Google's Mic Drop fail

There's a great scene in the movie "The Hitchhiker's Guide to the Galaxy" where Trillian gently scolds Zaphod, reminding him that "buttons aren't toys." This, of course, is because Zaphod is child-like in his actions -- impulsive, almost clueless -- even when the outcome of his actions have the potential to be catastrophic. Last week, Google, long known for their fun, inventive April Fool's jokes, required a similar scolding: "email accounts aren't toys."

Put simply, Google replaced the widely-used "send and archive" button in the Gmail interface with the Google Mic Drop button. The Mic Drop feature embedded an animated GIF of a Minion -- a creature from the "Despicable Me" movies -- dropping a microphone into the body of the message before it was sent. Then they removed the ability for the people receiving the message to reply to it. In addition, the sender couldn't retrieve the conversation from their archive. The email thread was, essentially, gone. To make matters worse, there were reports that there was a bug where the GIF was embedded in messages sent normally, without using the Google Mic Drop button. The backlash was swift and, at times, intense. People not only complained about the prank, but some mentioned that the use of the Mic Drop button cost them their jobs.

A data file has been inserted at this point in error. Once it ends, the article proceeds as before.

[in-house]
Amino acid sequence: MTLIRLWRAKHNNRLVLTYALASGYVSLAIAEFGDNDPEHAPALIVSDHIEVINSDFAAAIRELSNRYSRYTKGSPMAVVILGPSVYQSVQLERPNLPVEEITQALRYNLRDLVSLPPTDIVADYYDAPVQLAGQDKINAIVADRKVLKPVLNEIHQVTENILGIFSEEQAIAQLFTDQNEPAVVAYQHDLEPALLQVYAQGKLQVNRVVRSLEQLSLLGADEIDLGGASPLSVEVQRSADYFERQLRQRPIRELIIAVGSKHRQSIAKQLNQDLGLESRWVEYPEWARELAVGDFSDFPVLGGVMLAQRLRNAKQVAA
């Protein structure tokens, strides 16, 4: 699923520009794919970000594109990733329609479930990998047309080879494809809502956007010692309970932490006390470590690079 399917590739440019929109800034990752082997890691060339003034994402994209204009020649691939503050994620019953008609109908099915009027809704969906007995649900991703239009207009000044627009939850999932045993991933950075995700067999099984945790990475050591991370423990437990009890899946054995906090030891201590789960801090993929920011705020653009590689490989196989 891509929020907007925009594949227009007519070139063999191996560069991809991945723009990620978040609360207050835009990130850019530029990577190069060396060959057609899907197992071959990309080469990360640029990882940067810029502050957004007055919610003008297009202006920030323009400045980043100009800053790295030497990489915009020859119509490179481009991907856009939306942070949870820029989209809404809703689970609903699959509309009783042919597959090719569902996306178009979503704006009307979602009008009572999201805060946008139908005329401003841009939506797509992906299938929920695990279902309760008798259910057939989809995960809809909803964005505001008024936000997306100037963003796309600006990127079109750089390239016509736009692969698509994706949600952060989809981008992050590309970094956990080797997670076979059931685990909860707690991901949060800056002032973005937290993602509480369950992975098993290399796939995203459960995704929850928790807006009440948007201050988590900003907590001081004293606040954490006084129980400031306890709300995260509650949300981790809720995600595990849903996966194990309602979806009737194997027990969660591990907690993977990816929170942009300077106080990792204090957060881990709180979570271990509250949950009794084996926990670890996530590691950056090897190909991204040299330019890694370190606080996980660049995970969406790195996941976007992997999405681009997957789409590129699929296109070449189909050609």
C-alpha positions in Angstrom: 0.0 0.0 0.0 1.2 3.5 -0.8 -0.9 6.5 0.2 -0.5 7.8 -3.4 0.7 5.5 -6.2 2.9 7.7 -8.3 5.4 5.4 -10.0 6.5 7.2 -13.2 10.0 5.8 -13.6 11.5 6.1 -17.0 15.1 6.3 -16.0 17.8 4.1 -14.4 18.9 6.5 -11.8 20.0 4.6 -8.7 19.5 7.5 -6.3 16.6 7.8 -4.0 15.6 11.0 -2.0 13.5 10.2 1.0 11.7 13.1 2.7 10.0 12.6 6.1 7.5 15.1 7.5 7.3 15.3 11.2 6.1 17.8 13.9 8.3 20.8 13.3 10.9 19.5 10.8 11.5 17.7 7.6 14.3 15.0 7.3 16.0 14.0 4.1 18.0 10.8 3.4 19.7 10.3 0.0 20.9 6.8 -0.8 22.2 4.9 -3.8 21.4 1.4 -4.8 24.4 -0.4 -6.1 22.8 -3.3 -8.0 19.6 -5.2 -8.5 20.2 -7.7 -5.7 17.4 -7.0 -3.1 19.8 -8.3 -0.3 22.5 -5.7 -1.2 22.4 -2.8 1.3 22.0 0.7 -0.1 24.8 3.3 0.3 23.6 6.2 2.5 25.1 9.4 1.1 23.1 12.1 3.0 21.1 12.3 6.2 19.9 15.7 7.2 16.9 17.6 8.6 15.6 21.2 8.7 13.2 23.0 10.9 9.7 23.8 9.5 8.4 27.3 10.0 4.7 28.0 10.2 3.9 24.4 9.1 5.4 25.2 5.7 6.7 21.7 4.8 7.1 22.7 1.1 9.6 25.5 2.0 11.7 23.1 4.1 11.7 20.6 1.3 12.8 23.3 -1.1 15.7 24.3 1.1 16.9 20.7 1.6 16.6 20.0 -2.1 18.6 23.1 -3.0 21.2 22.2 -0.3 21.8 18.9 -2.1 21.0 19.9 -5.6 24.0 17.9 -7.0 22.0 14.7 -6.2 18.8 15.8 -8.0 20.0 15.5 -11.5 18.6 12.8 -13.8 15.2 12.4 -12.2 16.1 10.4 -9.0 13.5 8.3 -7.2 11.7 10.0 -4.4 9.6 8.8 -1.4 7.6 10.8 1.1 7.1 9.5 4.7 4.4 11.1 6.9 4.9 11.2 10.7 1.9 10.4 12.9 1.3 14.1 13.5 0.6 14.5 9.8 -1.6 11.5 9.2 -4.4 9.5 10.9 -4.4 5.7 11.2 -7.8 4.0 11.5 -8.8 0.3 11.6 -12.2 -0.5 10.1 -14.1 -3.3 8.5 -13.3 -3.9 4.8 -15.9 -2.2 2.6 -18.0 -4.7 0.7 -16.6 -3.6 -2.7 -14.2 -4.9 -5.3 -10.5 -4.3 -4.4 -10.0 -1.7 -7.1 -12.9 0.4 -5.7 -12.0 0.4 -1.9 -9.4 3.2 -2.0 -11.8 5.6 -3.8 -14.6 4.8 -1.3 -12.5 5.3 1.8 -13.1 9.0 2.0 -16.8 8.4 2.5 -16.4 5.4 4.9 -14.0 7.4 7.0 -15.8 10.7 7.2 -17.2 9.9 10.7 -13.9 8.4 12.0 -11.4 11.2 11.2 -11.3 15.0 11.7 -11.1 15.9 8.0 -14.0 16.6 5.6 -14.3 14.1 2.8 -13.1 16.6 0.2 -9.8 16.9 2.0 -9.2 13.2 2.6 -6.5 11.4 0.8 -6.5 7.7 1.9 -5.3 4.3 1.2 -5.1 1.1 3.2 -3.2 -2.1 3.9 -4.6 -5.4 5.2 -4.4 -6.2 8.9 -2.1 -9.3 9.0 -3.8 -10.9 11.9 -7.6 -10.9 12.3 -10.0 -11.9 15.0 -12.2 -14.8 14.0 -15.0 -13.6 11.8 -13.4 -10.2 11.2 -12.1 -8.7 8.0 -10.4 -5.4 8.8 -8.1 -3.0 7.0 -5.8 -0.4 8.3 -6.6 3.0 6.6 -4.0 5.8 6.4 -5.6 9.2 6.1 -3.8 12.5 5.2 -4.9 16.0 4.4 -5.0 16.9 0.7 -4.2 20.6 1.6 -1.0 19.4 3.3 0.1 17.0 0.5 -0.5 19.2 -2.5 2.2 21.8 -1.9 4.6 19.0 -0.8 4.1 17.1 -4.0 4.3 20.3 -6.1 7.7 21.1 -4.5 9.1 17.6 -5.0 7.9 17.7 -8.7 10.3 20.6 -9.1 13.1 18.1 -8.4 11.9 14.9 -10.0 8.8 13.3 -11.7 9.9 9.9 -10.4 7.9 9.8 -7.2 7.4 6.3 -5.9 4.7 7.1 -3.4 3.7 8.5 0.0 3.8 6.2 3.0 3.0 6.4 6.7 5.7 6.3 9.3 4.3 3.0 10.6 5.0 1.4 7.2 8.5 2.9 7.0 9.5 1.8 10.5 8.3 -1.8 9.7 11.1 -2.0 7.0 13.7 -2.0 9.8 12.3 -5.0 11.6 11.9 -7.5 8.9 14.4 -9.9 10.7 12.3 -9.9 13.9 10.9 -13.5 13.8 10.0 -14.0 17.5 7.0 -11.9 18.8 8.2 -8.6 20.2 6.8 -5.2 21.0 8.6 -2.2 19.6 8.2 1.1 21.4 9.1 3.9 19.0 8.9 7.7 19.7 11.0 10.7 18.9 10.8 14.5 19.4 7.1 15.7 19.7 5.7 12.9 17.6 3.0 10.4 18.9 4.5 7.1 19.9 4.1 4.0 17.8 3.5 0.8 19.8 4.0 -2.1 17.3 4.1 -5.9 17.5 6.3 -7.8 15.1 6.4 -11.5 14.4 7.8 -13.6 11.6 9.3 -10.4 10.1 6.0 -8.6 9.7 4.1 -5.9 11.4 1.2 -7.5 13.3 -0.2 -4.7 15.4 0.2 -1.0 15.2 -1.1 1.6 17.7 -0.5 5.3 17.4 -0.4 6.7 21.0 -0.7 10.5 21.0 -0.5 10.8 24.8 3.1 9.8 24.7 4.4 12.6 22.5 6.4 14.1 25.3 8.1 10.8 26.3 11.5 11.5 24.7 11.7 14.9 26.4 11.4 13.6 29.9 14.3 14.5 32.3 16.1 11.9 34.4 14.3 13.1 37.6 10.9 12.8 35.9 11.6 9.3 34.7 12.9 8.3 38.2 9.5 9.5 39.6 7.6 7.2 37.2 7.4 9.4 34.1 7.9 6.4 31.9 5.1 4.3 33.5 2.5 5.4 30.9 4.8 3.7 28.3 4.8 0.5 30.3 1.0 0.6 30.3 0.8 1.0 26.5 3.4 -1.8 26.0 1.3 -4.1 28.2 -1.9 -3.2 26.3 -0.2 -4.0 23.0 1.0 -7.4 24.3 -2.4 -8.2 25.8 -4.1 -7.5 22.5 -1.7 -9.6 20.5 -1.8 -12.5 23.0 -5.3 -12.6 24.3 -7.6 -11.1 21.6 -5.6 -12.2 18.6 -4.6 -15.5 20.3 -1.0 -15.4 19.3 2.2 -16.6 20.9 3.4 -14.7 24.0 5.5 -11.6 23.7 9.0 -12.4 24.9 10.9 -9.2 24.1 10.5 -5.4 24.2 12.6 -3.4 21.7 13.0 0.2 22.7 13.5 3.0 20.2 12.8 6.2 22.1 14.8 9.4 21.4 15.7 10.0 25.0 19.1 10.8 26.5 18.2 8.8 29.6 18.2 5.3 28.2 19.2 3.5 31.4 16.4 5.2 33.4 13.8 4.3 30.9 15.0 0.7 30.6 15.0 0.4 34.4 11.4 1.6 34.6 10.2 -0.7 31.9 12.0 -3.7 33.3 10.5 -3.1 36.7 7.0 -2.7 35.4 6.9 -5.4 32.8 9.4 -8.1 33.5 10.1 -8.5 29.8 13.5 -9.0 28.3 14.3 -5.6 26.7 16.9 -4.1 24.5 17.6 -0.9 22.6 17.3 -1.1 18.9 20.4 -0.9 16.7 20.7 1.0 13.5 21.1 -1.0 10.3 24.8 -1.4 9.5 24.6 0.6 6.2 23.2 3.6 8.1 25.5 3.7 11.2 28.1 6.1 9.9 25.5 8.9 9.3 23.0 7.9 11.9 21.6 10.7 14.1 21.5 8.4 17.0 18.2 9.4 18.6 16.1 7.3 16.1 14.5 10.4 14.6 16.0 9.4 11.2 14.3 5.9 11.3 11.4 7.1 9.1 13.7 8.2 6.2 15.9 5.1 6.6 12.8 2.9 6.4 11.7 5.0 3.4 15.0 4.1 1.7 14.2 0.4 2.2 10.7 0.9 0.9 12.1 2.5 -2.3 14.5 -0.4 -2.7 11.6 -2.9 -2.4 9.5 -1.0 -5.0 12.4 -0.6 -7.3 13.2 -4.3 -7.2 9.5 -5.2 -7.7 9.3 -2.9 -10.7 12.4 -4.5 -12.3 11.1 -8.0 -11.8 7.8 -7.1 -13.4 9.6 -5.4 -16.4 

Even though their intent was innocent enough, Google treating email as a vehicle for a practical joke is the REAL joke. If Google takes anything from this, it's that email is incredibly depended on, even when the email account is offered for free. (Interestingly, Google didn't add the Mic Drop button to users on their paid Google Apps for Work plans.) Email is a ubiquitous, but absolutely VITAL platform. It's required for almost any product or service used in today's working environment, from Facebook, Twitter and Instagram to Slack, Zapier and GitHub. Messing around with someone's ability to use email, much less someone's ability to do their job, is a huge misstep. To their credit, Google removed the button in a matter of hours, but the damage was already done.

It's difficult enough to make products and services work seamlessly together. Turning that into a game is a grave mistake. An issue like this -- where critical services are dependent upon someone else making proper, professional decisions -- is one of the reasons many companies still prefer to set up their own mail servers, and one of the reasons why SmarterMail continues to thrive.